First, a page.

The Seahawks will not tender starting cornerback DeShawn Shead or backup linebacker Brock Coyle as restricted free agents, according to Sheil Kapadia of ESPN.com.
That’s not necessarily a sign that Seattle is moving on from either player. The Seahawks can still bring them back at a cheaper price than what it would have cost to tender them at the lowest of the three RFA levels, which is $1.797 million for one season. And in Shead’s case, they almost certainly will want to now that he’s established himself as a viable starter since assuming that role late in 2015. But he’s coming off surgery to repair a torn ACL that will likely sideline him through the start of next season, which, in Seattle’s eyes, makes the near-$1.8 million price tag too steep.
Based on his service time, Shead’s minimum salary for 2017 would be $775,000. He made $760,000 last season.
The risk in non-tendering Shead as an RFA and then trying to re-sign him at a lower cost is that he’ll become an unrestricted free agent, which means he’ll be free to negotiate with any other team once free agency begins on Thursday. That’s a risk the Seahawks are apparently willing to take, presumably figuring the uncertainty over his availability for the start of next season will soften his market.
A recent example of the Seahawks non-tendering an RFA and then re-signing him as a UFA is running back Christine Michael last season. Seattle ended up getting him for $725,000, less than half of the low RFA tender from last year, which was $1.617 million.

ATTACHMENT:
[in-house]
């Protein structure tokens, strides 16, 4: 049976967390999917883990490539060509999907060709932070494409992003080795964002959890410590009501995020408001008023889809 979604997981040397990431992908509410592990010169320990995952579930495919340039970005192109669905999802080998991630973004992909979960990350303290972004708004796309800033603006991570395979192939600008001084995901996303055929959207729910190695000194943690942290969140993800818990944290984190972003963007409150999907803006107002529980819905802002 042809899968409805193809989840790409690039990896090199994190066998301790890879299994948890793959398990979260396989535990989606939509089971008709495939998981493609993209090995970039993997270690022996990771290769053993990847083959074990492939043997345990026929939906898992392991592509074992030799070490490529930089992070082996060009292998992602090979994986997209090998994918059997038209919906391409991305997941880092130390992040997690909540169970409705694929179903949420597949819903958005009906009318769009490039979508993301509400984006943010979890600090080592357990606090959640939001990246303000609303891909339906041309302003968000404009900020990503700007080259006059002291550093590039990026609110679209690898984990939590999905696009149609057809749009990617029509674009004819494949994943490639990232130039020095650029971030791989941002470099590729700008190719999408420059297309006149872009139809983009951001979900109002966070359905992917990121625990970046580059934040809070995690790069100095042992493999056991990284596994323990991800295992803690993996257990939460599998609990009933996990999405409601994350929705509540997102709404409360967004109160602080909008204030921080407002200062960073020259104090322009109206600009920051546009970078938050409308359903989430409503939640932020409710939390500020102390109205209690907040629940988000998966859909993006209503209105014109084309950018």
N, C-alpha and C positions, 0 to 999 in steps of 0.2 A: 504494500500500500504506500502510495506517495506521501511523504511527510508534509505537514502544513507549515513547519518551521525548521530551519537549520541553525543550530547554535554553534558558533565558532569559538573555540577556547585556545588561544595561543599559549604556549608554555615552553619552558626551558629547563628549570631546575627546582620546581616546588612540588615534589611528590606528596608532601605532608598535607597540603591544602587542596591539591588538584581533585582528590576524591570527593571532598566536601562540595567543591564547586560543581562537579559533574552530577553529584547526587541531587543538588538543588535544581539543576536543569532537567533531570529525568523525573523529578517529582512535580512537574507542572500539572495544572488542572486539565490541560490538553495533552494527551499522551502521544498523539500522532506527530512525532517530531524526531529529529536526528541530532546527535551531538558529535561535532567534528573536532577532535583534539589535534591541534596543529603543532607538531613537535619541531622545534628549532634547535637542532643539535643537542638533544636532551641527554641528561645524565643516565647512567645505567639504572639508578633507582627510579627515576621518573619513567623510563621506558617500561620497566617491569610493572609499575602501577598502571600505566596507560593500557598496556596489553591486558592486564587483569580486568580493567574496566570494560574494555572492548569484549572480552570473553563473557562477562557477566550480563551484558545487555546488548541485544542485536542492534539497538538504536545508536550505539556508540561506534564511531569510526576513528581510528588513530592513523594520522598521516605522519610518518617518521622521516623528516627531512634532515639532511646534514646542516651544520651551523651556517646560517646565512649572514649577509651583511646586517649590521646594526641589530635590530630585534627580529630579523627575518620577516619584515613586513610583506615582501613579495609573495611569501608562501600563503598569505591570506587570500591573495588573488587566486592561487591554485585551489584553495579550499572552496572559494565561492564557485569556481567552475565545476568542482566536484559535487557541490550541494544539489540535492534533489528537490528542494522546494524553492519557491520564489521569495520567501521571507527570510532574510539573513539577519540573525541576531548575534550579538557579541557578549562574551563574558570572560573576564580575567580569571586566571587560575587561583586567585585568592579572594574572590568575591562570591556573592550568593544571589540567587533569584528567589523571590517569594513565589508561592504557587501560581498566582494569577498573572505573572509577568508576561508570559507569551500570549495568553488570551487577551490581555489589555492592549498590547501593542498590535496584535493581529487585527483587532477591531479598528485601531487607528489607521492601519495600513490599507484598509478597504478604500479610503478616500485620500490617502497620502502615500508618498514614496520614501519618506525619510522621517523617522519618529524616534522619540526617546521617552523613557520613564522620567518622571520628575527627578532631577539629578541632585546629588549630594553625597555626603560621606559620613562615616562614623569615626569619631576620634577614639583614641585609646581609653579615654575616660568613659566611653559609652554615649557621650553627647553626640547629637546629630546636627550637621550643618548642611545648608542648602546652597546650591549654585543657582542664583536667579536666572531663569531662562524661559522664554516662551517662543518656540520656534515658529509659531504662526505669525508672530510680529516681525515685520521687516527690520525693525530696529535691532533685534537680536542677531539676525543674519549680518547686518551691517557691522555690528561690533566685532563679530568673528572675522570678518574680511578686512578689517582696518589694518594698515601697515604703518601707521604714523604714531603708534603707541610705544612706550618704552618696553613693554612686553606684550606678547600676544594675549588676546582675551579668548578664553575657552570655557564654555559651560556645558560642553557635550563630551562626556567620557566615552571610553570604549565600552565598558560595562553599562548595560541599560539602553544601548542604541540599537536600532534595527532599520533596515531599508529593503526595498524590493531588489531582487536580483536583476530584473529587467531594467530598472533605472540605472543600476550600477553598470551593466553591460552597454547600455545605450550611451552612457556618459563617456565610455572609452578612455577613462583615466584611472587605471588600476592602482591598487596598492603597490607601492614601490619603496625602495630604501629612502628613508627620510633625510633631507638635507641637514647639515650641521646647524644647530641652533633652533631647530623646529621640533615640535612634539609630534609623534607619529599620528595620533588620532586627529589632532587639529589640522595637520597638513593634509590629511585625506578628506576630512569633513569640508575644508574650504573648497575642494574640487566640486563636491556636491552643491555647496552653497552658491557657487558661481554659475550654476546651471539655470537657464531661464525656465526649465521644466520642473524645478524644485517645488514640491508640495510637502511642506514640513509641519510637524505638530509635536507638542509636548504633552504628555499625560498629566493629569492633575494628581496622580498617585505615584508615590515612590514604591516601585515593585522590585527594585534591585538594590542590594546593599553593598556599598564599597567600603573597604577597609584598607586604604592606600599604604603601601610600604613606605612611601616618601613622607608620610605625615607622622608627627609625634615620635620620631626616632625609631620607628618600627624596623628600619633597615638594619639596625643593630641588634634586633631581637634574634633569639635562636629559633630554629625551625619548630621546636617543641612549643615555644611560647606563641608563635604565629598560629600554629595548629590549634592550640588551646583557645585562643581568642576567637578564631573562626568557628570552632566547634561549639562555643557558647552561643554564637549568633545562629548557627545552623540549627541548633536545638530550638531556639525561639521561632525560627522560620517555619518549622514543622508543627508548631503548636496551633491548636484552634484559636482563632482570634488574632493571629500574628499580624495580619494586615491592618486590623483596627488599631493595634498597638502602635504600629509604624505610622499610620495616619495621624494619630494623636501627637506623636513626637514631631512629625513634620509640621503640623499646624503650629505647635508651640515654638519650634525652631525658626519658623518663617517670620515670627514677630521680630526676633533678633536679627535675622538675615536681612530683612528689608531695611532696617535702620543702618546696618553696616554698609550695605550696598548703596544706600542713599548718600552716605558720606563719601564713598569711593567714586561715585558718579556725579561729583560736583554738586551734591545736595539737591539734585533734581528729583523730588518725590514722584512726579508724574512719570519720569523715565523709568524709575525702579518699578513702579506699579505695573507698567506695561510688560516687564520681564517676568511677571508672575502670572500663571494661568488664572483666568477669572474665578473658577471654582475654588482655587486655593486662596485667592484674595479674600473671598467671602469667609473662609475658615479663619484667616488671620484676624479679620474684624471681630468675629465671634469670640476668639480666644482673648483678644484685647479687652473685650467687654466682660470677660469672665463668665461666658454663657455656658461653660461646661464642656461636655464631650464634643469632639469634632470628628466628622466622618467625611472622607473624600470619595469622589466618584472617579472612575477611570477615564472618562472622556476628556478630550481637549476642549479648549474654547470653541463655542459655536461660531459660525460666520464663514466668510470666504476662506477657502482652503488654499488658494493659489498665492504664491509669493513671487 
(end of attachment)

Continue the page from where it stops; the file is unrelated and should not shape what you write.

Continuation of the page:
The Seahawks will presumably try to do the same thing with Shead, who has started 21 games over the last two seasons and who, when healthy, represents Seattle’s best in-house option to start on the right side opposite Richard Sherman. This post takes a look at how the Seahawks could fill that spot in Shead’s absence, including the other cornerbacks on their roster and why it’s more likely that they find additional options in the draft – perhaps even in one of the early rounds – than in free agency.
That Seattle doesn’t plan to tender Coyle as an RFA isn’t at all surprising. Again, it’s not a matter of the Seahawks not wanting him back. He’s been a solid backup at middle and strong-side linebacker, a significant contributor on special teams and also a part of Seattle’s goal-line defense. It’s a matter of Seattle not wanting him back at $1.8 million.